Film Workflow Examples

The following sections detail several Cinema Tools database workflow scenarios. Keep in mind that there are many possible variations of these workflows, and you often do not have to follow the steps exactly in order. It’s also possible to use parts of several workflows. See Basic Film Workflow Steps for details about specific steps. For a discussion of the integration between Final Cut Pro and Cinema Tools, see How Much Can Be Done from Final Cut Pro?

Following are sections covering two groups of workflows—those that use scene-and-take transfers (If You Used Scene-and-Take Transfers) and those that use camera-roll transfers (If You Used Camera-Roll Transfers). These workflows are further divided depending on whether a telecine log is available and whether you have device control of your video player during the capture process.

If You Used Scene-and-Take Transfers

Because scene-and-take transfers require a database record for each take (because of noncontinuous key numbers), an important first consideration is whether or not a telecine log is available.

Workflow for a Scene-and-Take Transfer with a Telecine Log

Importing a telecine log automatically creates the database entries.

Figure. Diagram showing film workflow options for a scene-and-take transfer with a telecine log.

Workflow for a Scene-and-Take Transfer Without a Telecine Log

With no telecine log to import, you can do either of the following:

  • Manually add entries to the database for each clip: With this workflow (outlined in the following diagram), you export a batch capture list with Cinema Tools. If you have device control and you already know the In and Out points of the clips, this method can be efficient.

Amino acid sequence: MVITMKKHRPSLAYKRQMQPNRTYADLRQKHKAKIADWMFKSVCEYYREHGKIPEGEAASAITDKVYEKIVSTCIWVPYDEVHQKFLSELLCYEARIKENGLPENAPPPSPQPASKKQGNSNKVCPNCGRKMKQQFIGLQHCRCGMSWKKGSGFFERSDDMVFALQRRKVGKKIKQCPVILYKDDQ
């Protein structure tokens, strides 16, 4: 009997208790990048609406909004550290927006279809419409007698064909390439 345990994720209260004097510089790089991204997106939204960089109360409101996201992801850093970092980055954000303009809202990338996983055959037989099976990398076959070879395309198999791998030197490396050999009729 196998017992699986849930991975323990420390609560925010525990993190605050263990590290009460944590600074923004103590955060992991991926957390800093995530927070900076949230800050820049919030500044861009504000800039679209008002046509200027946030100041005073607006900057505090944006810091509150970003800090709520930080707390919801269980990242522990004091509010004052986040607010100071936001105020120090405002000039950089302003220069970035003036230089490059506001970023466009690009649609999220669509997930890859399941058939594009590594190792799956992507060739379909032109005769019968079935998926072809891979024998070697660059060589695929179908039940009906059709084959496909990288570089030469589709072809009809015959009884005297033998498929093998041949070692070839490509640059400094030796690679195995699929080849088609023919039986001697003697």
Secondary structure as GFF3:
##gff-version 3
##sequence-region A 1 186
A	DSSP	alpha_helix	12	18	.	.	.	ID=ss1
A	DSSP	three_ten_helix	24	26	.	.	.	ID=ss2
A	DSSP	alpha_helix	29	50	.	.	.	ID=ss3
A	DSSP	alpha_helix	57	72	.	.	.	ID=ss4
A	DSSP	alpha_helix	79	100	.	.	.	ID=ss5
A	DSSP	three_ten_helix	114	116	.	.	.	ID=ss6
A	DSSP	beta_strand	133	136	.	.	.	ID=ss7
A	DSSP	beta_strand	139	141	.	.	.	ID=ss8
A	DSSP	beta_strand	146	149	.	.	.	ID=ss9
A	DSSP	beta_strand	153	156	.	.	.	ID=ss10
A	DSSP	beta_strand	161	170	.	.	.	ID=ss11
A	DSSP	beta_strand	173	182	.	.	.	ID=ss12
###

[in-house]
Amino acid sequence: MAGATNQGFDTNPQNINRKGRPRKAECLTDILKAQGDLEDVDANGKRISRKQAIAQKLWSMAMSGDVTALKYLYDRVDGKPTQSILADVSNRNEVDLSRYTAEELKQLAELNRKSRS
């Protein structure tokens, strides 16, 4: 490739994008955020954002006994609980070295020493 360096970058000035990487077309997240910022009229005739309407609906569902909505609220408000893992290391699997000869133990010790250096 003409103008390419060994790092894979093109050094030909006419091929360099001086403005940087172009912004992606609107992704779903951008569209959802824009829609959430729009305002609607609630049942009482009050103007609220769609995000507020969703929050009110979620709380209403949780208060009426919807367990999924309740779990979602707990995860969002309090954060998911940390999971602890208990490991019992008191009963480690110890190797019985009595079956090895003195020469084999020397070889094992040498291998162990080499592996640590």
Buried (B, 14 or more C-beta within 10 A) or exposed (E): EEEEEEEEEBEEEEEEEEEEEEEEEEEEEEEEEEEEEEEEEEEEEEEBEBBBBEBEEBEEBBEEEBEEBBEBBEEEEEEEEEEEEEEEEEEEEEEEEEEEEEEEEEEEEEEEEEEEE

• Manually capture the clips with Final Cut Pro and use the Synchronize with Cinema Tools command to create the Cinema Tools database: This workflow is most useful when you don’t know the exact In and Out points for each clip or if you do not have device control. You can also create the Cinema Tools database by dragging the folder containing the clips to the Cinema Tools application icon. You can use the Identify feature of Cinema Tools to determine and enter the key number information for each database record.
    Figure. Diagram showing film workflow options for a scene-and-take transfer without a telecine log.

If You Used Camera-Roll Transfers

The primary consideration when using camera-roll transfers is the film list generation method you intend to use. See How Cinema Tools Creates Film Lists for an explanation of the two available methods. Make sure to sync the audio to the video before you capture the clips.

Clip-Based Workflow for a Camera-Roll Transfer

The clip-based method is more reliable because there are fewer variables.

Figure. Diagram showing film workflow options for a camera-roll transfer using the clip-based method.

Timecode-Based Workflow for a Camera-Roll Transfer

The timecode-based method must be used in certain situations, such as when generating a list from an external EDL or when the clip files are offline.

Figure. Diagram showing film workflow options for a camera-roll transfer using the timecode-based method.